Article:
Results for 'politics of recognition'

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  1. Chapter Ten Agents of Change: Theology, Culture and Identity Politics Ibrahim Abraham.Identity Politics - 2007 - In Julie Connolly, Michael Leach & Lucas Walsh (eds.), Recognition in Politics: Theory, Policy and Practice. Cambridge Scholars Press. pp. 175.
     
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  2. Introduction: Global Justice and the Politics of Recognition.Burns Tony - 2013 - In Tony Burns & Simon Thompson (eds.), Global Justice and the Politics of Recognition. London: Palgrave. pp. 1-22.
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  3.  41
    Recognition, Solidarity, and the Politics of Esteem: The Case of Basic Income.Arto Laitinen - 2015 - In Odin Lysaker & Jonas Jacobsen (eds.), Recognition and Freedom: Axel Honneth’s Political Thought. pp. 57-78.
    "The Nordic welfare states have arguably been successful in terms of social solidarity – although the heavily institutional and state-driven solutions as opposed to community- or family-based ones in various issues from child to elderly care may have made it seem as mere ‘quasi-solidarity’ in comparison to more communitarian ideals. This essay approaches such social solidarity in terms of Axel Honneth’s recognition-theoretical framework – arguing that there’s much more potential in Honnethian ideas of recognition and esteem than in (...)
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  4.  43
    Affective Citizenship: Feminism, Postcolonialism and the Politics of Recognition.Monica Mookherjee - 2005 - Critical Review of International Social and Political Philosophy 8 (1):31-50.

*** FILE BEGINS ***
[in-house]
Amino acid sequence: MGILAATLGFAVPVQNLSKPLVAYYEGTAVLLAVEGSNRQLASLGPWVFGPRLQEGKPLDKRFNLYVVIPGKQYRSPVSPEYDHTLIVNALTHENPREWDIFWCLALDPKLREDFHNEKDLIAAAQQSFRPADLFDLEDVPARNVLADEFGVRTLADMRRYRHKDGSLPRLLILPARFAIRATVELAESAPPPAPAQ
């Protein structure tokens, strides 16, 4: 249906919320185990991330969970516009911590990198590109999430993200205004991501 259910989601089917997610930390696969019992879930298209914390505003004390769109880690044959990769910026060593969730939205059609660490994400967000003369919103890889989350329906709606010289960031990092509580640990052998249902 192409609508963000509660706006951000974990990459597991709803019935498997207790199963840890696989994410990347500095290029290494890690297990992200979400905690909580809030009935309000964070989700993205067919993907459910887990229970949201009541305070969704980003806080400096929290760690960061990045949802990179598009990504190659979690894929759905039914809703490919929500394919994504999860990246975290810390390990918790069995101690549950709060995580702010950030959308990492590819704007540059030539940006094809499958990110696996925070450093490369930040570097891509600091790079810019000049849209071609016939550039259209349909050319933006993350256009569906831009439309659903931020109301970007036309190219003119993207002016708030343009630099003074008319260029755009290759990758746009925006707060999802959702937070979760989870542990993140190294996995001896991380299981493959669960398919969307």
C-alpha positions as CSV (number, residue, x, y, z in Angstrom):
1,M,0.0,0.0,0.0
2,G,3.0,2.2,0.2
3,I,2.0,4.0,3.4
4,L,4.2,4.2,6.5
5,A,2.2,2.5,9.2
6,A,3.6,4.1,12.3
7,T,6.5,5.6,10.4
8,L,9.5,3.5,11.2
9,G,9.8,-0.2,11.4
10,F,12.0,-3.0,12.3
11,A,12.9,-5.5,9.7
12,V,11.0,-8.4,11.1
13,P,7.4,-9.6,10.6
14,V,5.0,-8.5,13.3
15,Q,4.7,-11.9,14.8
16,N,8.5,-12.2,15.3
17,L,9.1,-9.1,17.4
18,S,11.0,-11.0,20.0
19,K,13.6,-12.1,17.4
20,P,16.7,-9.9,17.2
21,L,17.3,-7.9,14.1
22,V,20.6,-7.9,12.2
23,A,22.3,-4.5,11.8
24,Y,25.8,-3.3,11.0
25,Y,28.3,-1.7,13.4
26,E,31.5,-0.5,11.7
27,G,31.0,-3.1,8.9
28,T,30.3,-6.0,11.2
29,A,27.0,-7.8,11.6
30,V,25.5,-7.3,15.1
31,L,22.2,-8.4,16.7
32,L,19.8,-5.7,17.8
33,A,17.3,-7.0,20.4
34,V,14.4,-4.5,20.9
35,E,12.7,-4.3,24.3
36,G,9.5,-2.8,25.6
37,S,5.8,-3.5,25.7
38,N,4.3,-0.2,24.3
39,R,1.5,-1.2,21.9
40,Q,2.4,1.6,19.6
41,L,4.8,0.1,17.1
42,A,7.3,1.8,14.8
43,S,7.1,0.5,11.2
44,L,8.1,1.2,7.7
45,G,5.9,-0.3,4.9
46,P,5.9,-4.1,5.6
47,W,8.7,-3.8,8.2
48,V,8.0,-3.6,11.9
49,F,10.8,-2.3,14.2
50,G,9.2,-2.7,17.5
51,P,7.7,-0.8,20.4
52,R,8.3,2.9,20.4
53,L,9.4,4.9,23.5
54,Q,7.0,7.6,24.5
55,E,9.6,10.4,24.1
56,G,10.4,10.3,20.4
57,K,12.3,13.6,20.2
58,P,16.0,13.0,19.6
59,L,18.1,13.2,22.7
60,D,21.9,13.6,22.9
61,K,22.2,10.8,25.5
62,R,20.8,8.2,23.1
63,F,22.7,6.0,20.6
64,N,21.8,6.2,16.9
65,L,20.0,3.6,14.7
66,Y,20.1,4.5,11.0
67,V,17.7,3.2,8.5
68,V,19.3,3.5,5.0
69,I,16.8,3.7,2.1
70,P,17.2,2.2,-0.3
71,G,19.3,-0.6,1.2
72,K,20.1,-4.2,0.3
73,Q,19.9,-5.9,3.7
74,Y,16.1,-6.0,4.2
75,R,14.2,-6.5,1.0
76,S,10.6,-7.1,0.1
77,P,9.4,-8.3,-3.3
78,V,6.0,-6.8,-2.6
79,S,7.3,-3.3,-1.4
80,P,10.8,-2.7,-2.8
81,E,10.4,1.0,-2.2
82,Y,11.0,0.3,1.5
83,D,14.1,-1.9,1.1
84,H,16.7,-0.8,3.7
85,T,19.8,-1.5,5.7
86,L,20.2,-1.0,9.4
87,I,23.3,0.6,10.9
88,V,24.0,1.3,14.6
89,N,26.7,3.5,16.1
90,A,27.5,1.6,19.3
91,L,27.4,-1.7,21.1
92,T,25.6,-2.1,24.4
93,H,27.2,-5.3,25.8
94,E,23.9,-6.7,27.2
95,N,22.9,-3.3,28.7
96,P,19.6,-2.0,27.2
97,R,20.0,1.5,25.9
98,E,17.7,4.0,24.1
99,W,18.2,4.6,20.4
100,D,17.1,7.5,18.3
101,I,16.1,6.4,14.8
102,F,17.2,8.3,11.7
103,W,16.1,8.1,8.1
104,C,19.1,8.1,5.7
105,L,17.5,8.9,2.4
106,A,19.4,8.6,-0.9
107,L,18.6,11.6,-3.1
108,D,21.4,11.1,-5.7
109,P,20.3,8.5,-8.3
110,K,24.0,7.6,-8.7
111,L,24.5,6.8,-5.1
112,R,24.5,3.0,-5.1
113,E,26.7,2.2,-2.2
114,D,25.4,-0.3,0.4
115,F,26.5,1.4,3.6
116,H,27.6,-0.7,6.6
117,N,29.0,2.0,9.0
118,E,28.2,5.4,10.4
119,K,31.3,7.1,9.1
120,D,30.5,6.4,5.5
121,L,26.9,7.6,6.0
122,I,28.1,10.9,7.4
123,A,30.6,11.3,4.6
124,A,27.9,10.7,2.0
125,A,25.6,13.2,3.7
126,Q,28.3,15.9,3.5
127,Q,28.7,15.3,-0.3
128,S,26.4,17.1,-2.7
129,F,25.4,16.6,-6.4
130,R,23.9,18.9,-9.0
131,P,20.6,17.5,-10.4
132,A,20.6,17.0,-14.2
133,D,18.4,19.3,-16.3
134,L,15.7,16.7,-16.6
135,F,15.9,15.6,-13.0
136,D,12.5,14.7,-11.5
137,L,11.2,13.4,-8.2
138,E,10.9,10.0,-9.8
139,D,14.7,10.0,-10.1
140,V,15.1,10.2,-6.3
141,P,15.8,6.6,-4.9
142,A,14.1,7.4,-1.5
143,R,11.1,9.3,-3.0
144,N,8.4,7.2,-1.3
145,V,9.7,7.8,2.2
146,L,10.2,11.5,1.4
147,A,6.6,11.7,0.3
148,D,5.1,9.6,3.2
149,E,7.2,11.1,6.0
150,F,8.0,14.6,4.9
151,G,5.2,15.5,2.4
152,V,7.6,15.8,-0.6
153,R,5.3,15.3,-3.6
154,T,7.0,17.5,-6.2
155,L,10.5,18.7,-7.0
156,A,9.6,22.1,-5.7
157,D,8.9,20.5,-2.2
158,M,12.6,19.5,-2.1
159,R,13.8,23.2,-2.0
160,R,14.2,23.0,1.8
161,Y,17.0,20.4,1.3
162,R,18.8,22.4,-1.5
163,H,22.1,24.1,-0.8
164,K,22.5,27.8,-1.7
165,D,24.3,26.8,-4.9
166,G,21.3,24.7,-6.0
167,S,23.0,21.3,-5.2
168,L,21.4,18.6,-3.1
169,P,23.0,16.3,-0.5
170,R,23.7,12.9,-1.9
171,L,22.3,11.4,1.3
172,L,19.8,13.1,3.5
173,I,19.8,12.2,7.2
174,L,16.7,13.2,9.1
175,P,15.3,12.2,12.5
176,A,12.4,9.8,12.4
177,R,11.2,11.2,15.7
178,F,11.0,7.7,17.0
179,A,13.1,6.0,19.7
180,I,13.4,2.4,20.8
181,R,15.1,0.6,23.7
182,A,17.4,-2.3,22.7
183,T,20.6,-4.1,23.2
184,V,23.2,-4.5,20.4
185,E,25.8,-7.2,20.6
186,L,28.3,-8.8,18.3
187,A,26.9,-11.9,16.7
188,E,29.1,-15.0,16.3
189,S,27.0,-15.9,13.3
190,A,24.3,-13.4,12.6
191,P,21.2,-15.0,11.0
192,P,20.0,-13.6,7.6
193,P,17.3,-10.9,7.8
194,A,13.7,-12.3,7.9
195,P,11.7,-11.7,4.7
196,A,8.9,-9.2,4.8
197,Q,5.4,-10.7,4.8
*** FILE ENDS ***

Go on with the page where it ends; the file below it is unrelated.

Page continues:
A serious problem confronting discourses on recognition is that of showing equal respect for citizens? diverse cultural identities whilst at the same time attending to feminist concerns. This article focuses on the complex issues emerging from the recent legislation prohibiting the Muslim veil in French state schools. I respond to these problems by defending two conditions of a postcolonial and feminist approach to the politics of recognition. This approach should be, first, transformative, in the sense of widening (...)
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  5.  15
    Beyond Dignity and Difference Revisiting the Politics of Recognition.Maeve Cooke - 2009 - European Journal of Political Theory 8 (1):76-95.
    Revisiting Taylor's 1992 account of the politics of recognition, I argue that he is right to discern a strand in contemporary politics that goes beyond the demand for recognition of dignity. Against Taylor I contend that this is best understood as a concern not for recognition of difference but for the value of something that is not universally shared, such as a particular ethical conception, cultural tradition or religious belief and practice. Using the examples of (...)
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  6.  11
    Democratic Equality and Indigenous Electoral Institutions in Oaxaca, Mexico: Addressing the Perils of a Politics of Recognition.Alejandro Anaya Muñoz - 2005 - Critical Review of International Social and Political Philosophy 8 (3):327-347.
    Abstract In 1995, the constitution of the Mexican state of Oaxaca was reformed to recognise indigenous usages and customs for the election of municipal governments. This recognition is problematic from a normative perspective, as women, new?comers and dwellers in municipal sub?units are disenfranchised in a good number of indigenous municipalities of the state. Nevertheless, this article argues against a summary assessment of the (presumably illiberal) consequences of this recognition policy. Following James Tully, it advocates an intercultural, dialogical and (...)